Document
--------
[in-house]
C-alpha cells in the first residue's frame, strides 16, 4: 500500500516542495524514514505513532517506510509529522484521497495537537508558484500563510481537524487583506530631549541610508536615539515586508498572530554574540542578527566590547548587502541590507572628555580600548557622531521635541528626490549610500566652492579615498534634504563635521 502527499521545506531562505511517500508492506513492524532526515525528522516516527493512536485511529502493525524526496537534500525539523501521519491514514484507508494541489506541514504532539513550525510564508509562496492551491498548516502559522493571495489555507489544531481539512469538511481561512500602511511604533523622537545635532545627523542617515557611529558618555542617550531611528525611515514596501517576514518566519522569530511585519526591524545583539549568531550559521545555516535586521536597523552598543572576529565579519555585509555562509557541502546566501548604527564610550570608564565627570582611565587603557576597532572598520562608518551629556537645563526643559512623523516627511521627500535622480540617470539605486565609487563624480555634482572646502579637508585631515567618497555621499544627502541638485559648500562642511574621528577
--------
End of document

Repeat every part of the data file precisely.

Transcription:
[in-house]
C-alpha cells in the first residue's frame, strides 16, 4: 500500500516542495524514514505513532517506510509529522484521497495537537508558484500563510481537524487583506530631549541610508536615539515586508498572530554574540542578527566590547548587502541590507572628555580600548557622531521635541528626490549610500566652492579615498534634504563635521 502527499521545506531562505511517500508492506513492524532526515525528522516516527493512536485511529502493525524526496537534500525539523501521519491514514484507508494541489506541514504532539513550525510564508509562496492551491498548516502559522493571495489555507489544531481539512469538511481561512500602511511604533523622537545635532545627523542617515557611529558618555542617550531611528525611515514596501517576514518566519522569530511585519526591524545583539549568531550559521545555516535586521536597523552598543572576529565579519555585509555562509557541502546566501548604527564610550570608564565627570582611565587603557576597532572598520562608518551629556537645563526643559512623523516627511521627500535622480540617470539605486565609487563624480555634482572646502579637508585631515567618497555621499544627502541638485559648500562642511574621528577